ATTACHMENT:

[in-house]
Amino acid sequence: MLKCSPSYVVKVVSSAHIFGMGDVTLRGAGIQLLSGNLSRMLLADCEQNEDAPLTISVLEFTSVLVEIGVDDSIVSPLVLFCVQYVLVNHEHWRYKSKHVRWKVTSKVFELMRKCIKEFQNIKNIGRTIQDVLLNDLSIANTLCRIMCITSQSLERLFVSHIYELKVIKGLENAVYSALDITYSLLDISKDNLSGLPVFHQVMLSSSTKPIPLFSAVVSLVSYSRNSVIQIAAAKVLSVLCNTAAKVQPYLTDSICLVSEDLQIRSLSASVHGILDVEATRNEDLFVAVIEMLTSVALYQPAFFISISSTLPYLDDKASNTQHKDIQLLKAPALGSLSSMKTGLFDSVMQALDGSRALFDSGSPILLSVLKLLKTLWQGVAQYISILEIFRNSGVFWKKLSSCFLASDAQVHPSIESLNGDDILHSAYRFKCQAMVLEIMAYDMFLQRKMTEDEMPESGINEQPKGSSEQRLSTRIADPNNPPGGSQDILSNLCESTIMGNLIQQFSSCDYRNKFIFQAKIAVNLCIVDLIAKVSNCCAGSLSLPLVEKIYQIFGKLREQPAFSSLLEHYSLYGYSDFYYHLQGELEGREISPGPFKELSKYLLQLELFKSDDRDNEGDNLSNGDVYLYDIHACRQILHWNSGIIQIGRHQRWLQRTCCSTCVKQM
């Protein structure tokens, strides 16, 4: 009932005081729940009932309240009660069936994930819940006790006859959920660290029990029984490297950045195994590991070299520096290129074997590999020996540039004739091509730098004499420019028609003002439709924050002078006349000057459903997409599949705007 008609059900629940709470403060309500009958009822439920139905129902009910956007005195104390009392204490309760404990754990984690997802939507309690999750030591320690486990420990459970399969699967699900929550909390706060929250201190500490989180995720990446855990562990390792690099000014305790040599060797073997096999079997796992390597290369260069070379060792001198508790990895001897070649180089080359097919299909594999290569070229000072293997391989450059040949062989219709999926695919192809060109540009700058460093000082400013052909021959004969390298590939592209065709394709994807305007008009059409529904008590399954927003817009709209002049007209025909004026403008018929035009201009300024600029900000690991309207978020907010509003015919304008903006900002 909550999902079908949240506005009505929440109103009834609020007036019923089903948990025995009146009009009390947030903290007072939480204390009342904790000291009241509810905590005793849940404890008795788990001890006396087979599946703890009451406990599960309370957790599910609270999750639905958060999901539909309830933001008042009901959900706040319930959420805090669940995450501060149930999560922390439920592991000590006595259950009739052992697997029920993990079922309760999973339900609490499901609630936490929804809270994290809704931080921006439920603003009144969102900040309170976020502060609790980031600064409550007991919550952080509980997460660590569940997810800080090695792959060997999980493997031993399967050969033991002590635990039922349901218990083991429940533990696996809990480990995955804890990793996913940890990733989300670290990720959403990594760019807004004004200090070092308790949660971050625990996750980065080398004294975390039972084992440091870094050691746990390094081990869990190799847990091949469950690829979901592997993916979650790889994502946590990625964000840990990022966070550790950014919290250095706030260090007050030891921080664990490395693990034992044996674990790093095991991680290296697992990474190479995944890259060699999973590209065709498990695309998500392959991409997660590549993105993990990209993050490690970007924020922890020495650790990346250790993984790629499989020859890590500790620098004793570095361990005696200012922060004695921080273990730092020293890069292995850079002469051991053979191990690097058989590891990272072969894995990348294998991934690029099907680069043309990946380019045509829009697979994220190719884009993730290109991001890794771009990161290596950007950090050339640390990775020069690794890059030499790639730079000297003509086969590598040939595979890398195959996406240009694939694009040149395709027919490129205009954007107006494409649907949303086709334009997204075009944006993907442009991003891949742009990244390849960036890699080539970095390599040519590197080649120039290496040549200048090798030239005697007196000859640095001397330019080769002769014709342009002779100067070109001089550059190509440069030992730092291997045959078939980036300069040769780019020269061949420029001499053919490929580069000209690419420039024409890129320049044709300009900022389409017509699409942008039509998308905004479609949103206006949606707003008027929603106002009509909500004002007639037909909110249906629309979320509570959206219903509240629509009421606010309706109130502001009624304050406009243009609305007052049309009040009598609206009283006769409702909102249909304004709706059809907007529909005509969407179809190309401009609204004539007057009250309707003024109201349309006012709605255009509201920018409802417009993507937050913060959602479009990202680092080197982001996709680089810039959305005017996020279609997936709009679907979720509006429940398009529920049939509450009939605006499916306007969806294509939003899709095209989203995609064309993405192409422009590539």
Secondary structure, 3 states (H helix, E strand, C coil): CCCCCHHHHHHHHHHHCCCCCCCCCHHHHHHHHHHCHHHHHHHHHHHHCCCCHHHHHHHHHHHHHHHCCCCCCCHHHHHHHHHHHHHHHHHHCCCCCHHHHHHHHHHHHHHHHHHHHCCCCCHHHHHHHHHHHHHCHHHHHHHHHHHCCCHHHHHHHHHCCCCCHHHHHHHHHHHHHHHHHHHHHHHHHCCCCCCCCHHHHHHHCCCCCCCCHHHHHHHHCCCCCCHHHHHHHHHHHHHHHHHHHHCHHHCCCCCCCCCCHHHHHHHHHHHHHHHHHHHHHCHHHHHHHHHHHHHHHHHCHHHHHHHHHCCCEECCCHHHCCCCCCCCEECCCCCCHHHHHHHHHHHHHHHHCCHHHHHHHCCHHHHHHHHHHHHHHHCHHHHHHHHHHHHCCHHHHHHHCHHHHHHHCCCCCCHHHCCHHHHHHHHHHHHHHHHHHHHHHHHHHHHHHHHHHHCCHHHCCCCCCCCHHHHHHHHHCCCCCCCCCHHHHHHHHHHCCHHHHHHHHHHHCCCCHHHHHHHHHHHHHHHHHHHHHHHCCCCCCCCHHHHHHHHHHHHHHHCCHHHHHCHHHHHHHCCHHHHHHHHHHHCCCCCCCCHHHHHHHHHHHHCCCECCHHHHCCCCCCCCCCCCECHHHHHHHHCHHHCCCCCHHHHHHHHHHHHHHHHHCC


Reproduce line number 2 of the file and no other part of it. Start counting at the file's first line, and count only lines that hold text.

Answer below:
Amino acid sequence: MLKCSPSYVVKVVSSAHIFGMGDVTLRGAGIQLLSGNLSRMLLADCEQNEDAPLTISVLEFTSVLVEIGVDDSIVSPLVLFCVQYVLVNHEHWRYKSKHVRWKVTSKVFELMRKCIKEFQNIKNIGRTIQDVLLNDLSIANTLCRIMCITSQSLERLFVSHIYELKVIKGLENAVYSALDITYSLLDISKDNLSGLPVFHQVMLSSSTKPIPLFSAVVSLVSYSRNSVIQIAAAKVLSVLCNTAAKVQPYLTDSICLVSEDLQIRSLSASVHGILDVEATRNEDLFVAVIEMLTSVALYQPAFFISISSTLPYLDDKASNTQHKDIQLLKAPALGSLSSMKTGLFDSVMQALDGSRALFDSGSPILLSVLKLLKTLWQGVAQYISILEIFRNSGVFWKKLSSCFLASDAQVHPSIESLNGDDILHSAYRFKCQAMVLEIMAYDMFLQRKMTEDEMPESGINEQPKGSSEQRLSTRIADPNNPPGGSQDILSNLCESTIMGNLIQQFSSCDYRNKFIFQAKIAVNLCIVDLIAKVSNCCAGSLSLPLVEKIYQIFGKLREQPAFSSLLEHYSLYGYSDFYYHLQGELEGREISPGPFKELSKYLLQLELFKSDDRDNEGDNLSNGDVYLYDIHACRQILHWNSGIIQIGRHQRWLQRTCCSTCVKQM